That summer they decided to make a run at a music career, although Bronleewe elected to continue school and get married. Lowell recruited his friend from high school, Matt Odmark, to take Bronleewe's place at guitar, and the group moved to Tennessee. During the fall and winter they produced their debut album, which was released in May 1995 to critical acclaim. "Quite possibly the hottest new band of 1995," one reviewer exuded, "pure acoustic music with a rock twist." Another review cited their "creative excellence" and said that the opening track "blows the doors off the walls that still separate Christian rock from the greater world of music."

Fans apparently agreed, sending the album to double-platinum status and a Grammy nomination for Rock/Gospel Album of the Year. "Flood," a song about the deluge of Noah's day, crossed over onto alternative and "mix" stations as well as MTV and VH1. Overall, according to April Hefner in CCM magazine, Jars of Clay had enjoyed "the most successful Christian music debut ever."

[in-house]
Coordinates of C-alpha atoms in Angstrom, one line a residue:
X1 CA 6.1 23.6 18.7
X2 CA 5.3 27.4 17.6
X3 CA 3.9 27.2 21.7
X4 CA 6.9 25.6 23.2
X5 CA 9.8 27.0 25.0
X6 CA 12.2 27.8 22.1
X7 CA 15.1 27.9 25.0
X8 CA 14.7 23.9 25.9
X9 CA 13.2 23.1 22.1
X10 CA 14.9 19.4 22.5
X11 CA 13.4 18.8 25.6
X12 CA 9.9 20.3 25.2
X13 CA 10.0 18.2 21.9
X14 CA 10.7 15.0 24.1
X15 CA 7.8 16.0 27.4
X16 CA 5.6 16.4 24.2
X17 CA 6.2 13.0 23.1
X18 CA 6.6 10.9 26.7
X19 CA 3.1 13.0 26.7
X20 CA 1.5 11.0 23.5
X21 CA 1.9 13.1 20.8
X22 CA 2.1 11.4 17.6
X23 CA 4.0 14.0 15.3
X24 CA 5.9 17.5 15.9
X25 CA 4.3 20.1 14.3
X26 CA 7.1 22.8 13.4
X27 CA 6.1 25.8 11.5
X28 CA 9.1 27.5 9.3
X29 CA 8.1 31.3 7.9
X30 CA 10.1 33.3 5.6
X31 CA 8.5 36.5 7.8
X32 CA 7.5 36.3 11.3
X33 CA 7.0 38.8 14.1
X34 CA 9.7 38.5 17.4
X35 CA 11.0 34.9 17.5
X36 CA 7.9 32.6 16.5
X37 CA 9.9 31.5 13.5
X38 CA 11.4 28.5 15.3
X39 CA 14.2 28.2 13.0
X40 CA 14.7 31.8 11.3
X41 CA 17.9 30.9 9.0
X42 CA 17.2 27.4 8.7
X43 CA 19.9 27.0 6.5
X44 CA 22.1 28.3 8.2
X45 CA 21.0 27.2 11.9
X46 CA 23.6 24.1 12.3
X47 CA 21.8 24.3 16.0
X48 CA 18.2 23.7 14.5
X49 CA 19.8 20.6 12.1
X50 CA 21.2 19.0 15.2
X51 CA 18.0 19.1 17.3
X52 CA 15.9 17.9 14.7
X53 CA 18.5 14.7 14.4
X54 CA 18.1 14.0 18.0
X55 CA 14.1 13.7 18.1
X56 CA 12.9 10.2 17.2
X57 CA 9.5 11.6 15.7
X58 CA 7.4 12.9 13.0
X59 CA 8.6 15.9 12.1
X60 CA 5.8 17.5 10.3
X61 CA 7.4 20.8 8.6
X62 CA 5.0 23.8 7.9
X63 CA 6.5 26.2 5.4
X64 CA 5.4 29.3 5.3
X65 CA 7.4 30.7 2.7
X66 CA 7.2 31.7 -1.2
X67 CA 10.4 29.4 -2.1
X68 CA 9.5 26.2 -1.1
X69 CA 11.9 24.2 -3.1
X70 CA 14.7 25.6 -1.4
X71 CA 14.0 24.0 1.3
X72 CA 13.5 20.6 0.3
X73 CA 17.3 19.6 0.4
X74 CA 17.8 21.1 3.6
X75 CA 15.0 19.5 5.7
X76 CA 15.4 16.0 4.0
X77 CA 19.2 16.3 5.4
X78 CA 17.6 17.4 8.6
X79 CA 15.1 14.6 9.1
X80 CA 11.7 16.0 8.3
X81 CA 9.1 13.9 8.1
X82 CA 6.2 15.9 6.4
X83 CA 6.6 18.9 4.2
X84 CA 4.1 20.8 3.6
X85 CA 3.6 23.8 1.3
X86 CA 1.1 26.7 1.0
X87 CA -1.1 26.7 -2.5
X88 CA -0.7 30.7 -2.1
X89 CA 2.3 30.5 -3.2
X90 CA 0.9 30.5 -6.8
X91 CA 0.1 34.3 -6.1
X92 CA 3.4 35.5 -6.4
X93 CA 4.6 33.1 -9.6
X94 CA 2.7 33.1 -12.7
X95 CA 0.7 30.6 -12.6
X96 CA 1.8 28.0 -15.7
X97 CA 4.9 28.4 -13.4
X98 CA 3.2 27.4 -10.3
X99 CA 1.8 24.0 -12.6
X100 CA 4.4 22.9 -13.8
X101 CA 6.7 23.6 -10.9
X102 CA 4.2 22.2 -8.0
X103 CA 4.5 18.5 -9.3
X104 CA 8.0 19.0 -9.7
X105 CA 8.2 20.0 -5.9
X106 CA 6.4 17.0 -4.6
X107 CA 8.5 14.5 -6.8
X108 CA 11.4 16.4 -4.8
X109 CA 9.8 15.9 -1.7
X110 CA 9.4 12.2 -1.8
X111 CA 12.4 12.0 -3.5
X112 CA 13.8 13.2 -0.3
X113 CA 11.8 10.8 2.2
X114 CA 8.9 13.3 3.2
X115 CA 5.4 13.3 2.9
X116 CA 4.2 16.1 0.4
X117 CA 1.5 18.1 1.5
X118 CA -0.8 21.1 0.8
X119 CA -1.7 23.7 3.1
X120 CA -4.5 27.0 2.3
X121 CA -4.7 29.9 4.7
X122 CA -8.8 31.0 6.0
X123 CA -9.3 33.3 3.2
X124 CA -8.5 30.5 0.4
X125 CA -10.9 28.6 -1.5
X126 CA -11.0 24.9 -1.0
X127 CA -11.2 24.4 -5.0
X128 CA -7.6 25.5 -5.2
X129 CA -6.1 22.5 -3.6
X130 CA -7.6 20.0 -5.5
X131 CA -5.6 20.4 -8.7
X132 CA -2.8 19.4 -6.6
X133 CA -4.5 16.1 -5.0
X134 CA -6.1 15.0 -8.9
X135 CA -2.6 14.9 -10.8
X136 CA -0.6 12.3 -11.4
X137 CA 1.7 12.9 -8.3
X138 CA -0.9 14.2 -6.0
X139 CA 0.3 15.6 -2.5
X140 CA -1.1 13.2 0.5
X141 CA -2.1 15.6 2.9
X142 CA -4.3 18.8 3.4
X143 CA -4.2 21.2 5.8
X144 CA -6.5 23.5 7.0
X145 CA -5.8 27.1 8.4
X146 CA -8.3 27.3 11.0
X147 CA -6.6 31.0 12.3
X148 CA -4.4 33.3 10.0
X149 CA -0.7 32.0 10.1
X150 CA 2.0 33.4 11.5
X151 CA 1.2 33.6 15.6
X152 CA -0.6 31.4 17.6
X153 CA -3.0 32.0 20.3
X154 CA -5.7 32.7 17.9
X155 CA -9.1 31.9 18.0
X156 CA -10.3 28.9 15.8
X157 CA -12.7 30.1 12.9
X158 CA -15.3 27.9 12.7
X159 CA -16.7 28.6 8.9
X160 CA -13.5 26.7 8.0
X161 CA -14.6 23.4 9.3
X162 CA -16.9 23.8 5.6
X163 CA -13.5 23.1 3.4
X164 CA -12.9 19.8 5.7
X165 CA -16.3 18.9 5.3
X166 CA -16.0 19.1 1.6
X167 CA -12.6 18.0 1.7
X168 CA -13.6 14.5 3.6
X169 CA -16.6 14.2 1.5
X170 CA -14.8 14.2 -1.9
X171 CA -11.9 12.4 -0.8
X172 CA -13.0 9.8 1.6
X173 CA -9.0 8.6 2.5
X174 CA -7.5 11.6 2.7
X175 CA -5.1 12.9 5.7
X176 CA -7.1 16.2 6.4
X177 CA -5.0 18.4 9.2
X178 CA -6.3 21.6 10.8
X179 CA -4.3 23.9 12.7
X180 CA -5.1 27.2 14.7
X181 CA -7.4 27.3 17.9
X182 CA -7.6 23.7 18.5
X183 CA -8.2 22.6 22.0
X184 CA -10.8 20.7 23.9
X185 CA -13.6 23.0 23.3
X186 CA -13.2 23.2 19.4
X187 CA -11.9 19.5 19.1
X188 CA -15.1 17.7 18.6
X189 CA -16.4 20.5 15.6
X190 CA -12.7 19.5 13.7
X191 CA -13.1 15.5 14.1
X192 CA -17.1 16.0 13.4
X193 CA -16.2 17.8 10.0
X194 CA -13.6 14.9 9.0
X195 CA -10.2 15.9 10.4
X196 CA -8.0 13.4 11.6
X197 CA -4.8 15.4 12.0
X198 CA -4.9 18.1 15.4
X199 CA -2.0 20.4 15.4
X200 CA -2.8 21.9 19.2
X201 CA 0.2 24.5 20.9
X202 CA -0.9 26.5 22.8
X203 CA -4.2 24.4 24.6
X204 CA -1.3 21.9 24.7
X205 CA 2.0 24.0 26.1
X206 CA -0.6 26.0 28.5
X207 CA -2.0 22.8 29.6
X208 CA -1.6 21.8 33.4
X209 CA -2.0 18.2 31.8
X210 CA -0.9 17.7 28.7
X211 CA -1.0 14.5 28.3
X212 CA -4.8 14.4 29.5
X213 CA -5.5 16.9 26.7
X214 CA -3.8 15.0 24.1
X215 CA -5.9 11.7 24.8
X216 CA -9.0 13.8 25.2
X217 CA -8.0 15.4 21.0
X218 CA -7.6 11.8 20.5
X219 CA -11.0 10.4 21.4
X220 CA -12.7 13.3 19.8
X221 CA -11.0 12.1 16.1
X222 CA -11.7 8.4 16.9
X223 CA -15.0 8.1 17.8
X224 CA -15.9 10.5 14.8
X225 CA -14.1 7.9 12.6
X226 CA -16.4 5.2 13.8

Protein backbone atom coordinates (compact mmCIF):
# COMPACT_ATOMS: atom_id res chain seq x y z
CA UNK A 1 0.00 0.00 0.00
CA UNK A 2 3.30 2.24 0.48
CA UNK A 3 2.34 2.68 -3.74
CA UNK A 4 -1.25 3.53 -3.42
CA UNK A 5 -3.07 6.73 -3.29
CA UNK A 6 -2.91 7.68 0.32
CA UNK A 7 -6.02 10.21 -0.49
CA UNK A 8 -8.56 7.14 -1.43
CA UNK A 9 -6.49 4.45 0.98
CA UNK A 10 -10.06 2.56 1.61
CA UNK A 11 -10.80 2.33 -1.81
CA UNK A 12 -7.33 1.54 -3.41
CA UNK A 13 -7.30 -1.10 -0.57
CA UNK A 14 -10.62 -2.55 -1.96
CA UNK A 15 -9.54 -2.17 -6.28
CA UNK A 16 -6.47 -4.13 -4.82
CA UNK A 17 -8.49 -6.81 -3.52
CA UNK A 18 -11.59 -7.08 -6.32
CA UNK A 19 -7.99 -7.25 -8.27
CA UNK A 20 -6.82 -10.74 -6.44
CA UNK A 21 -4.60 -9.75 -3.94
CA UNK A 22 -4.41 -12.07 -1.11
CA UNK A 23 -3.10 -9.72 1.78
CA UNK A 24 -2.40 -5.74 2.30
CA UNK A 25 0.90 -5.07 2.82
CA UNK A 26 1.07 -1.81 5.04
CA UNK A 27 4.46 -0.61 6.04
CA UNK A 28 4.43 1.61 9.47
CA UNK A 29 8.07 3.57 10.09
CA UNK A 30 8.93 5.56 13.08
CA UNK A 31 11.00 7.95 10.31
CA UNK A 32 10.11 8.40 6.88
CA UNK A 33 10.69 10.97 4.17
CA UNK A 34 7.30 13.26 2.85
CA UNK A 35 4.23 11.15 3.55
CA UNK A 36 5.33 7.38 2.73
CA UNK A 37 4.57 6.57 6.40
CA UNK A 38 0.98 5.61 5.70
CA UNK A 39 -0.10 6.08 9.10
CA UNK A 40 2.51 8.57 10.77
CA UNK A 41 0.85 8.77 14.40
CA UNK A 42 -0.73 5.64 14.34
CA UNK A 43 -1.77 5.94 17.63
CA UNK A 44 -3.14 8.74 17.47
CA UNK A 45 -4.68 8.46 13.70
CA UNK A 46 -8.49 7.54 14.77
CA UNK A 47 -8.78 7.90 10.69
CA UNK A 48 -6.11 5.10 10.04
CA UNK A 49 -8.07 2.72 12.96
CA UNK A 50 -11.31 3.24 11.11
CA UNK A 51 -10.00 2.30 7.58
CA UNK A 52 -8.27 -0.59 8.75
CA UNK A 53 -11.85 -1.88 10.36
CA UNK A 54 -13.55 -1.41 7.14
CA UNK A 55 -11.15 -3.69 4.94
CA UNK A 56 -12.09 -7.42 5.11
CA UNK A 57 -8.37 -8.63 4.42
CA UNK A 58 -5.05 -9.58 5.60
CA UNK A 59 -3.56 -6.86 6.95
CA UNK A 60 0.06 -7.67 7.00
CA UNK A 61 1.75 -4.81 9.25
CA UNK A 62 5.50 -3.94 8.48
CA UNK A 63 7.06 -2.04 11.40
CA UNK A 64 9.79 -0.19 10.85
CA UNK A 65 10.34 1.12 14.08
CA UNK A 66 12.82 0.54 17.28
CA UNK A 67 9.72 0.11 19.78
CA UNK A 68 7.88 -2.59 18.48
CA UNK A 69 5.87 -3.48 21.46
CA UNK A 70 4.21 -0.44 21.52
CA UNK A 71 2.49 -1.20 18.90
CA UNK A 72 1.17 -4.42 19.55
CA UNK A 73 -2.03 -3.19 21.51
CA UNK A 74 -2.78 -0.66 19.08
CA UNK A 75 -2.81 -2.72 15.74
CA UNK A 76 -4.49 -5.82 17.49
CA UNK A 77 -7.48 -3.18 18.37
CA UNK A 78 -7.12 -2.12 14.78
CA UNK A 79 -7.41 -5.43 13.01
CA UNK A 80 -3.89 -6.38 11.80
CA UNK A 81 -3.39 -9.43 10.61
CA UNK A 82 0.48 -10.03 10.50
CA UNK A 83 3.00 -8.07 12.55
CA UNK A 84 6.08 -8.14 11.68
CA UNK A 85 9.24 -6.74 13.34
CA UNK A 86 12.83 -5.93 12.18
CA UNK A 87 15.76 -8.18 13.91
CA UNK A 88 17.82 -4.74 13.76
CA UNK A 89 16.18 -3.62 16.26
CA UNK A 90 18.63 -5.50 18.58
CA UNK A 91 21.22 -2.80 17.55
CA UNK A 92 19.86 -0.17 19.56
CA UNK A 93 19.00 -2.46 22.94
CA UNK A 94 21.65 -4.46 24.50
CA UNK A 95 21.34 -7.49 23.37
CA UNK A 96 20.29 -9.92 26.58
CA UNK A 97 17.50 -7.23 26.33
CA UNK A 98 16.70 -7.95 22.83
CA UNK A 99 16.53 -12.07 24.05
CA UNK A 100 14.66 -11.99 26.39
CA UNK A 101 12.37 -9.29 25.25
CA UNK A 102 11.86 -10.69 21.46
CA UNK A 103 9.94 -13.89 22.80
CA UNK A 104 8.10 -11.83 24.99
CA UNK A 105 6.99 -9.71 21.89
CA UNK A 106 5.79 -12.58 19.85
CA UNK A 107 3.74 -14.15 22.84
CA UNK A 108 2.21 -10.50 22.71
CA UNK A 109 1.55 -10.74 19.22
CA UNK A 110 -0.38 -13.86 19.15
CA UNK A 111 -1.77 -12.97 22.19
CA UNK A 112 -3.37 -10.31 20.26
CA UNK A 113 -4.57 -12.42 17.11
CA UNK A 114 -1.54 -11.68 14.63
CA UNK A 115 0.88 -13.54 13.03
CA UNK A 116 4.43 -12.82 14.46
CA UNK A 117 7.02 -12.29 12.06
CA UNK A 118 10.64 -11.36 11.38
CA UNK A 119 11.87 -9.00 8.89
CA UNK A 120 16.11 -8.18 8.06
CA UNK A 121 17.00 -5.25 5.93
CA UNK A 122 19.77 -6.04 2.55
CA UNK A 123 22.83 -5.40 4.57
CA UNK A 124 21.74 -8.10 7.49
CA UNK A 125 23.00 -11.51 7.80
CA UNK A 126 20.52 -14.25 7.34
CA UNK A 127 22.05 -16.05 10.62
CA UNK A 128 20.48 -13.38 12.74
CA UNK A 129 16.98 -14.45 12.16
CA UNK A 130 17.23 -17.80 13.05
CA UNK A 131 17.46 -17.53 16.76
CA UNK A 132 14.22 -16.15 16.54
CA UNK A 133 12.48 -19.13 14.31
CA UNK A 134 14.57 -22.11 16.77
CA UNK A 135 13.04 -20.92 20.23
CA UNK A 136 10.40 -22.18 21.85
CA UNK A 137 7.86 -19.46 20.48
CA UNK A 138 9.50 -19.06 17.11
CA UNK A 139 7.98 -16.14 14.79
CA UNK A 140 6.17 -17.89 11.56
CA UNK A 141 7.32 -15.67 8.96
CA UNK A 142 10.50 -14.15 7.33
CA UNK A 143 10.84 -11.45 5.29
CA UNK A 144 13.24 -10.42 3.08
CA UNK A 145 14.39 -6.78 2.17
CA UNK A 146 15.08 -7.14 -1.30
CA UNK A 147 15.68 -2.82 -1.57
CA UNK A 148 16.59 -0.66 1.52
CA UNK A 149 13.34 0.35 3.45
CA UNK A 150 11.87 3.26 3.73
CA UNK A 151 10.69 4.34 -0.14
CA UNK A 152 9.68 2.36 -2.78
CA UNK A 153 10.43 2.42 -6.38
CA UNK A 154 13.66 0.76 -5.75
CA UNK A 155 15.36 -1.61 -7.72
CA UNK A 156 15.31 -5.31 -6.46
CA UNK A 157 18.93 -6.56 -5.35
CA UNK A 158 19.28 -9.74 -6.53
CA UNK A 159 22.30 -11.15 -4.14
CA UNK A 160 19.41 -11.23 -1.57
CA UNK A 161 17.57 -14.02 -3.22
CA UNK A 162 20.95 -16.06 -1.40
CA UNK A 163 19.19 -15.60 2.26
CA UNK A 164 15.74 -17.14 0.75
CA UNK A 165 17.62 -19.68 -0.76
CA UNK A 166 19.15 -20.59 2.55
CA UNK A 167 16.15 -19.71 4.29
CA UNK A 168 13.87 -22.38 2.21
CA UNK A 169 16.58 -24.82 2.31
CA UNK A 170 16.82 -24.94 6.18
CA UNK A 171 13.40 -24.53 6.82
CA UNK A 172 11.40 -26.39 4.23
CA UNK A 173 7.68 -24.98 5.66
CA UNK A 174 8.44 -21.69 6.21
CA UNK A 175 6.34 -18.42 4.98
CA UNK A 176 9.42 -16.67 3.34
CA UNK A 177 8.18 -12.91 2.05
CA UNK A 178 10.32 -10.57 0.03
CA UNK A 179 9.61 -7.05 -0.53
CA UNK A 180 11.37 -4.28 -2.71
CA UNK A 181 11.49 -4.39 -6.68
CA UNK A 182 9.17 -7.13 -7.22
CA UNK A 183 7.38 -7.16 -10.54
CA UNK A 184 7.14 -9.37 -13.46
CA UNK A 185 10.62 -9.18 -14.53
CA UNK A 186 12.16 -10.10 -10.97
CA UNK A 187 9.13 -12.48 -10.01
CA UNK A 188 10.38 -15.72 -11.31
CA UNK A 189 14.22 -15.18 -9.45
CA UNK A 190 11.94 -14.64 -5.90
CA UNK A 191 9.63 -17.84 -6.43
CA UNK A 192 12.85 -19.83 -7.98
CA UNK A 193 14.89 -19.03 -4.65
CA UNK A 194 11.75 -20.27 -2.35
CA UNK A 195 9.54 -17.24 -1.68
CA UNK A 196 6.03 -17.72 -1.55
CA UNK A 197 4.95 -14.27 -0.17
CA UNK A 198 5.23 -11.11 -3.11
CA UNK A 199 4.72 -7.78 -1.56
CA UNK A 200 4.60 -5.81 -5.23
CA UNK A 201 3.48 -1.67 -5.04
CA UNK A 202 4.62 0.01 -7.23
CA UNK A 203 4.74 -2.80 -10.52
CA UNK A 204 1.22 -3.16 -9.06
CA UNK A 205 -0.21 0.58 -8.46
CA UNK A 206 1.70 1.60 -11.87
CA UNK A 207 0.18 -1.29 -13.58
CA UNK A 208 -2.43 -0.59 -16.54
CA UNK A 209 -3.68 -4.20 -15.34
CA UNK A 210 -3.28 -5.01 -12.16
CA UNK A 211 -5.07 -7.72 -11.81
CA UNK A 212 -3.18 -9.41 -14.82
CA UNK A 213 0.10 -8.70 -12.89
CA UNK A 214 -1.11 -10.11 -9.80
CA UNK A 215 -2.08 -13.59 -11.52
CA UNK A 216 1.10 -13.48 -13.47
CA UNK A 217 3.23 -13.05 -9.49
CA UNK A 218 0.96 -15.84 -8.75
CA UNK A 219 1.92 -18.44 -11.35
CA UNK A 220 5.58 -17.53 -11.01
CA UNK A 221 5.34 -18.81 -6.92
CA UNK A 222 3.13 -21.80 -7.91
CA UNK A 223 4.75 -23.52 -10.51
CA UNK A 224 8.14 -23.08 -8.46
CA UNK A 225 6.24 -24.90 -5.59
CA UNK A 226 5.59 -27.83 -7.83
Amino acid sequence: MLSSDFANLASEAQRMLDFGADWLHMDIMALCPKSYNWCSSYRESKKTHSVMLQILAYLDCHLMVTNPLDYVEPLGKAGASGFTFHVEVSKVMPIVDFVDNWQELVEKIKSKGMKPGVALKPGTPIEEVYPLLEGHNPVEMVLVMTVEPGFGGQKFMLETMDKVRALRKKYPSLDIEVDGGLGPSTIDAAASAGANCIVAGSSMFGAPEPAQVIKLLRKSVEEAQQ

Much Afraid, the second album, did even better, winning the Grammy in 1997 for Pop/Contemporary Gospel Album of the Year and several other awards. According to Jennifer Bachman, an agent for an other Christian artist, "Jars of Clay has become a standard of comparison in contemporary Christian music."

The band's third album, If I Left the Zoo, also is adventurous (see "Jar Boys Meet Sgt. Pepper," p. 38).

Warren Pettit, an associate professor of music at Greenville College, has had ample opportunity to reflect on the success of Jars of Clay. As the faculty member most involved with those majoring in "Contemporary Christian Music," Pettit has been asked countless times if he anticipated that the "Jar boys," as they came to be called, would make it big. When I put the question to him he shook his head and shrugged. "Of course not," he said. "They were just students freshman year like everybody else." Pettit began to take notice, however, when he accompanied the group to a performance at one of the side stages at a Six Flags theme park. "I saw that a bunch of junior-high girls were walking by. They stopped, sat down, and listened."